Nate: Ya, it seems like the world is kinda on fire right now, but these are things we have been dealing with since the beginning, we just have smartphones now. Some of these songs hit on different points of contention such as politics, celebrity worship, cancel culture etc. but I don't want to just be that guy that's like "You're wrong!" I want to always encourage people to think, not tell them WHAT to think, That's where things get dangerous. I think if we start from a position of humility and can admit that we are just as capable of being wrong as the next guy, we can have actual dialogue and maybe get somewhere. We have become far too comfortable living in a bubble, surrounding ourselves with people who are just like us, that we have lost the ability to have civil discourse. We are very brave behind a keyboard, but if we actually faced each other more often in person, I think we would realize we have more in common than we think. Seek reconciliation instead of settling for settling scores. Also, delete Twitter.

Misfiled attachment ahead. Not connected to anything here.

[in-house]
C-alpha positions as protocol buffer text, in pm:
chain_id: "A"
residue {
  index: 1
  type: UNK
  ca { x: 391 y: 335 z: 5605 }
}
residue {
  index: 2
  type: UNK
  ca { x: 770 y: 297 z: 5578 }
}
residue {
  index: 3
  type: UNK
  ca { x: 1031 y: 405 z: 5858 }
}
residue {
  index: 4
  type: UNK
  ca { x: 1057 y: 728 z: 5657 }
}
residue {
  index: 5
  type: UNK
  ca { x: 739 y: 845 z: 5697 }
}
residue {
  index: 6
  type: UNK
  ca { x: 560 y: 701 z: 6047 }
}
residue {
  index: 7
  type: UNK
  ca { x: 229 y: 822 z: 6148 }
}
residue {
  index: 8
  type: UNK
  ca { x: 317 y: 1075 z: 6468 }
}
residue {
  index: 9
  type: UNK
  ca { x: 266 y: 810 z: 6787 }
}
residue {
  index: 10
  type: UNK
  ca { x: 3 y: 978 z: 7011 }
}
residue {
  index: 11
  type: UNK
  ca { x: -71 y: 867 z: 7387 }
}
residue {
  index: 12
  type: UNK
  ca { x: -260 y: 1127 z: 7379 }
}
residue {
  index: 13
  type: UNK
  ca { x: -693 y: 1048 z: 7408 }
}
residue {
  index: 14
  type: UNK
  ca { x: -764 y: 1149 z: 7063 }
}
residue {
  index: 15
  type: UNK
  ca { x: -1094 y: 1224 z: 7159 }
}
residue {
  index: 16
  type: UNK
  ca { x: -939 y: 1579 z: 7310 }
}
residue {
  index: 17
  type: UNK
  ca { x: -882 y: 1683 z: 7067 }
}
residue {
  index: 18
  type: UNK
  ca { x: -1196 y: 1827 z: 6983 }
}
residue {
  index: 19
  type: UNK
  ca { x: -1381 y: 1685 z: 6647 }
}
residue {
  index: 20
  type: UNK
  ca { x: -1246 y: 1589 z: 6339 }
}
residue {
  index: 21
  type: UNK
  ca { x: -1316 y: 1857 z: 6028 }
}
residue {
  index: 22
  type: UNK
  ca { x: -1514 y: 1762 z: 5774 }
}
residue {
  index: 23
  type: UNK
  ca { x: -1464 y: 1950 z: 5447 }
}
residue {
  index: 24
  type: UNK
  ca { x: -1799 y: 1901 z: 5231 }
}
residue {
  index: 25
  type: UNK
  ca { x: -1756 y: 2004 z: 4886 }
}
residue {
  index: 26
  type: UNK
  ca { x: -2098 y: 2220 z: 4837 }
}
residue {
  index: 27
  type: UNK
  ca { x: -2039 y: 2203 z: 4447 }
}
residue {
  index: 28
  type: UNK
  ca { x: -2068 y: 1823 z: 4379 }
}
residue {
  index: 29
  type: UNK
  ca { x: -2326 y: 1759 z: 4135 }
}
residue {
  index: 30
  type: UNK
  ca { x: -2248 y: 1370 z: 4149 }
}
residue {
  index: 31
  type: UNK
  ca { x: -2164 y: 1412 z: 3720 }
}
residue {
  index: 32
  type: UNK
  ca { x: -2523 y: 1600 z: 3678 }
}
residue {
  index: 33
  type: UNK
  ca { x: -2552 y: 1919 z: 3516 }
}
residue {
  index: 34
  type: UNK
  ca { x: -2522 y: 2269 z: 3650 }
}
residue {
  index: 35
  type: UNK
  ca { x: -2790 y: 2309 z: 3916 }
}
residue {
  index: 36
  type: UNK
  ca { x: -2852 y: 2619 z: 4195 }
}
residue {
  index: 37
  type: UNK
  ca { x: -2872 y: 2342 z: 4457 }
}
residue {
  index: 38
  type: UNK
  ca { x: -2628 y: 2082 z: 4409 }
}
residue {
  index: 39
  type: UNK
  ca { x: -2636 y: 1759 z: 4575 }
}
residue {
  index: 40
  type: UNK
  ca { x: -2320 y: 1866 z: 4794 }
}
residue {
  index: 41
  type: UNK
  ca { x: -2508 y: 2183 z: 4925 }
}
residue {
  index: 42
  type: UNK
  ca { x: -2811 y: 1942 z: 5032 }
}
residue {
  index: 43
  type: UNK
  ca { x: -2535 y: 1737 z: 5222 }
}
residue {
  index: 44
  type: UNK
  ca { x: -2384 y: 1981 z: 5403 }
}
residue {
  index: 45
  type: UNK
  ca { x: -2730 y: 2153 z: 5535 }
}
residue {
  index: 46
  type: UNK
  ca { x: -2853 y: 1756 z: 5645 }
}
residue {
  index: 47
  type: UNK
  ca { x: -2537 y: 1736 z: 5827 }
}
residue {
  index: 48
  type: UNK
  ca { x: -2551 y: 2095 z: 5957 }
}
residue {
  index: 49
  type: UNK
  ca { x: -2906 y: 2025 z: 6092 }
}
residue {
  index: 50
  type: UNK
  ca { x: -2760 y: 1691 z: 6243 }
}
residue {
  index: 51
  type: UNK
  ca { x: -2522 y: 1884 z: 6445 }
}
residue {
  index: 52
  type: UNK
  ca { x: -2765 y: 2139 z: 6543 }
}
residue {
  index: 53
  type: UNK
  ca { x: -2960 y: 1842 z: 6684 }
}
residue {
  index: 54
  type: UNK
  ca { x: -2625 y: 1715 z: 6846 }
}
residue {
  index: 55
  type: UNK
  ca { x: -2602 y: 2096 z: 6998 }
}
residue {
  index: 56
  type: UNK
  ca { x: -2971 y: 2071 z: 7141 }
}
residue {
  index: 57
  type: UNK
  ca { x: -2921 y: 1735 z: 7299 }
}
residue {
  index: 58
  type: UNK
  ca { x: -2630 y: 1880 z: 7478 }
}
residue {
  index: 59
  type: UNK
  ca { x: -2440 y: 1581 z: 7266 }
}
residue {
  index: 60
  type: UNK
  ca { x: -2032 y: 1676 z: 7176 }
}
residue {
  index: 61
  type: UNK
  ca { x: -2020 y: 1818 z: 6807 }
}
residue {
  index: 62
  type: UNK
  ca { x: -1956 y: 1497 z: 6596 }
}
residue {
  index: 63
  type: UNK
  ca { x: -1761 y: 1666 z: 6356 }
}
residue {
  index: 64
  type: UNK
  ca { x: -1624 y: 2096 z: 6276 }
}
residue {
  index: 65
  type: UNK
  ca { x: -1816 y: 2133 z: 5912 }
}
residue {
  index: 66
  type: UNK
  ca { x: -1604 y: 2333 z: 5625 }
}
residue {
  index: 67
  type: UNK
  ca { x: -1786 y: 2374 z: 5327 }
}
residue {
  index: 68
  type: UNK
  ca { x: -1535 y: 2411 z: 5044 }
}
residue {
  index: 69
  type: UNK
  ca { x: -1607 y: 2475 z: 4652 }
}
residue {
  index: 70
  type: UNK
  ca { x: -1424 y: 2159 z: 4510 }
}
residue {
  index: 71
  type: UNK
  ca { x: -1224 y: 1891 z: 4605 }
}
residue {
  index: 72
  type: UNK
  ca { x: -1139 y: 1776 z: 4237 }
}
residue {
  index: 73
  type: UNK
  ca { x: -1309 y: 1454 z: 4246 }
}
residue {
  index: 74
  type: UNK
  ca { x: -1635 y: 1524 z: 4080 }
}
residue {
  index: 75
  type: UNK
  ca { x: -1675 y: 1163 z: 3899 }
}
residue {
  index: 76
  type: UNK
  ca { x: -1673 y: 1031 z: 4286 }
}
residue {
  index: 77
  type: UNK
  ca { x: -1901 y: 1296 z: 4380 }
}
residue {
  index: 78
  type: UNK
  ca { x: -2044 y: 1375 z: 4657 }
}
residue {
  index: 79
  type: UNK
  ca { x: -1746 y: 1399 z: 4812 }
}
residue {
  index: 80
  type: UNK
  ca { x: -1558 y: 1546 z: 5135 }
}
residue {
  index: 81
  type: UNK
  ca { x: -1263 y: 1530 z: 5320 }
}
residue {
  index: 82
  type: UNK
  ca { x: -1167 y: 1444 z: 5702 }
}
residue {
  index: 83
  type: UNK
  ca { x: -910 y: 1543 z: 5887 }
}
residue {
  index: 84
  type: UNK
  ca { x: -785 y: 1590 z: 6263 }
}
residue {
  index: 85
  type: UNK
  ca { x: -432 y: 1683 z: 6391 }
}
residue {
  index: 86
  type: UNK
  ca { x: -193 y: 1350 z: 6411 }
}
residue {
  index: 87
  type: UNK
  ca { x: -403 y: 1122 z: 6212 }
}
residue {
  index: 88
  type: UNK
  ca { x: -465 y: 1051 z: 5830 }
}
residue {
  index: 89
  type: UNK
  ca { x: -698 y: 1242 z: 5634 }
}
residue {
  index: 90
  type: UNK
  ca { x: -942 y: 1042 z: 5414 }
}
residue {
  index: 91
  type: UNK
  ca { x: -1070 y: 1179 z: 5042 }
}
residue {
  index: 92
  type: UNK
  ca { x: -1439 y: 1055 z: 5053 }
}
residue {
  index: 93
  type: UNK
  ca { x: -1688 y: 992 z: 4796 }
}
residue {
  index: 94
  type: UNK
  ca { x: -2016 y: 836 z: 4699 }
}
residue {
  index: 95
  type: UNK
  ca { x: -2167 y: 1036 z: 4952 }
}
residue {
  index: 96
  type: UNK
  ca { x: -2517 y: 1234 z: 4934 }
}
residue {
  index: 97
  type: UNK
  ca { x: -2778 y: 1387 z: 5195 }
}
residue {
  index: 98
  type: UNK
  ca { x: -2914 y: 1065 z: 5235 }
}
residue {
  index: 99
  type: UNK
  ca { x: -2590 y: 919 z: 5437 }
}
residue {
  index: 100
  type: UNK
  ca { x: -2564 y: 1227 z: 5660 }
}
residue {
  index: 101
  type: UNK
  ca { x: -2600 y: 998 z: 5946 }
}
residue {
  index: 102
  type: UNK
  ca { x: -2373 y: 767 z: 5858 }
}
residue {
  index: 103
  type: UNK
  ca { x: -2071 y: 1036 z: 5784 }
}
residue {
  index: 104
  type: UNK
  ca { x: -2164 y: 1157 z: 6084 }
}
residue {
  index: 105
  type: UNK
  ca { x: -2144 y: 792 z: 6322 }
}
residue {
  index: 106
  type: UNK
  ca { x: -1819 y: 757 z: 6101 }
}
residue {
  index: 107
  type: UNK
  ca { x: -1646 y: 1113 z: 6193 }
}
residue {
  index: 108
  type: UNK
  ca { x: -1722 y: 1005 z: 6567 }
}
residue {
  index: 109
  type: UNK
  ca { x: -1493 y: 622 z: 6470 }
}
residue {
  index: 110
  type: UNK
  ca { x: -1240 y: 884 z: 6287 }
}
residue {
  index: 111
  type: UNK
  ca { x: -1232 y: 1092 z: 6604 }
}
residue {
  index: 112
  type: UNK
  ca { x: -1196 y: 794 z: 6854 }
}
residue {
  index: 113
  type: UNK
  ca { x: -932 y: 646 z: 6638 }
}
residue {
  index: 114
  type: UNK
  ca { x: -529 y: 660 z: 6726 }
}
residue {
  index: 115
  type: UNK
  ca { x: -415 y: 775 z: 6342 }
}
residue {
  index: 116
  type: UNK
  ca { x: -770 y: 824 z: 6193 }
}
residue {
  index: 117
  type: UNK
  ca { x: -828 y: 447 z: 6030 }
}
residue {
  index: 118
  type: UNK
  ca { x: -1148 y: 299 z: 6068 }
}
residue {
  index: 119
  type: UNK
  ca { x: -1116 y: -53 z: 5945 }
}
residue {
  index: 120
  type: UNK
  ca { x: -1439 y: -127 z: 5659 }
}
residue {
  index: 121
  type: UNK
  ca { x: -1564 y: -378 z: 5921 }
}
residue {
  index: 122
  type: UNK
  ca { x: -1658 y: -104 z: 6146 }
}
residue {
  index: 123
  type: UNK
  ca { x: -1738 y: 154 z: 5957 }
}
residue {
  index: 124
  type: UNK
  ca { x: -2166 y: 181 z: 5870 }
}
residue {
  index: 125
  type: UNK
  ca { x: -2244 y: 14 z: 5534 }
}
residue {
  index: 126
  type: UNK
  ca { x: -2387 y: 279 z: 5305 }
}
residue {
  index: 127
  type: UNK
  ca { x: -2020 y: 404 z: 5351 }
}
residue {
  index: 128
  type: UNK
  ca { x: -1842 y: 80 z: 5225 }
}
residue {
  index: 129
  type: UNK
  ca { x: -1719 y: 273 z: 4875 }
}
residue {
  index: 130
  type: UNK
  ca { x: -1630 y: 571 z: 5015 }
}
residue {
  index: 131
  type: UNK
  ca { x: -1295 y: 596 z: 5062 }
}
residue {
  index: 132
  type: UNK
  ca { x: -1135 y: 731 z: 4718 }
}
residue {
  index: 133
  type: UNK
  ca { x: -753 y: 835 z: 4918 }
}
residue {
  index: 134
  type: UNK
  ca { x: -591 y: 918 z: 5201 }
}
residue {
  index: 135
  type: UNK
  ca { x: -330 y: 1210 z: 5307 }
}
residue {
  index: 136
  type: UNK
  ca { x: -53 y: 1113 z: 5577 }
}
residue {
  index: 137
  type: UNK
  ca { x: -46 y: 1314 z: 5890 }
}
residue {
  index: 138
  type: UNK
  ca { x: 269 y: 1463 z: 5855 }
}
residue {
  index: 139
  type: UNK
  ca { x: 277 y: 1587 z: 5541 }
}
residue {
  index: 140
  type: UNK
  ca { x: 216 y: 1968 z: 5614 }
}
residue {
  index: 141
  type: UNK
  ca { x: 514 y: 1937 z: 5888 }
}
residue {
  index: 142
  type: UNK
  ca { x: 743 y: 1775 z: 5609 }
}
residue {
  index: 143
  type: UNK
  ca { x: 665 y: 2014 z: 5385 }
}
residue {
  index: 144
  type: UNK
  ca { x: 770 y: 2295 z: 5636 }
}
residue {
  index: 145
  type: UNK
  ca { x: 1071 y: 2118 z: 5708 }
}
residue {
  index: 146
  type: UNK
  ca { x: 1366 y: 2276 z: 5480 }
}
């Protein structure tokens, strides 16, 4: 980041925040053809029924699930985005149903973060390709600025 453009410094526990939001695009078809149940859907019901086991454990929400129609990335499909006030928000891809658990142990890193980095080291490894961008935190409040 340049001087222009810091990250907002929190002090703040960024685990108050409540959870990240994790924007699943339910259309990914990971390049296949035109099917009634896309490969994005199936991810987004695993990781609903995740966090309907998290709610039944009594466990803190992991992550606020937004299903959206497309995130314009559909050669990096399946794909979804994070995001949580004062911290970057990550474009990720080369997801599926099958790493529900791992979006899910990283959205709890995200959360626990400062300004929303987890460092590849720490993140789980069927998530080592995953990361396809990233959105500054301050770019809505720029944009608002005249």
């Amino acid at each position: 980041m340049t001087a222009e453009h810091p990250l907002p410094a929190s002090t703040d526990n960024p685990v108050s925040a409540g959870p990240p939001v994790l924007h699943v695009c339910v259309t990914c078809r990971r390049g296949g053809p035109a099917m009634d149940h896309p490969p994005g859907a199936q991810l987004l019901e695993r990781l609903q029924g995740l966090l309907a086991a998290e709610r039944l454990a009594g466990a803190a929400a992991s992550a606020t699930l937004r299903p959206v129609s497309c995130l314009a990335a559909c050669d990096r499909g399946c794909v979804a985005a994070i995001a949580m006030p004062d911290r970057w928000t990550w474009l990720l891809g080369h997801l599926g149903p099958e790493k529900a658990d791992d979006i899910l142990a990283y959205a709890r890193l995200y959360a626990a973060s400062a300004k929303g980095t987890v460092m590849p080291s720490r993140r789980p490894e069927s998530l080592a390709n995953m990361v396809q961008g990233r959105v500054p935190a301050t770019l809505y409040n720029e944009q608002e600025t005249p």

Nate: Thanks! I love that song too. Funny thing is that song was not originally on the album. I had 10 songs done and ready to go, then the quarantine kicked in and I knew I needed write a song. I wrote, recorded and had it on the album in 2 weeks. I think the biggest thing I've learned is patience! That and it's been a great reminder that God's people have a unique opportunity to actually be salt and light in the world, sometimes we just need things to get a little dark before we remember that we are called to be a light.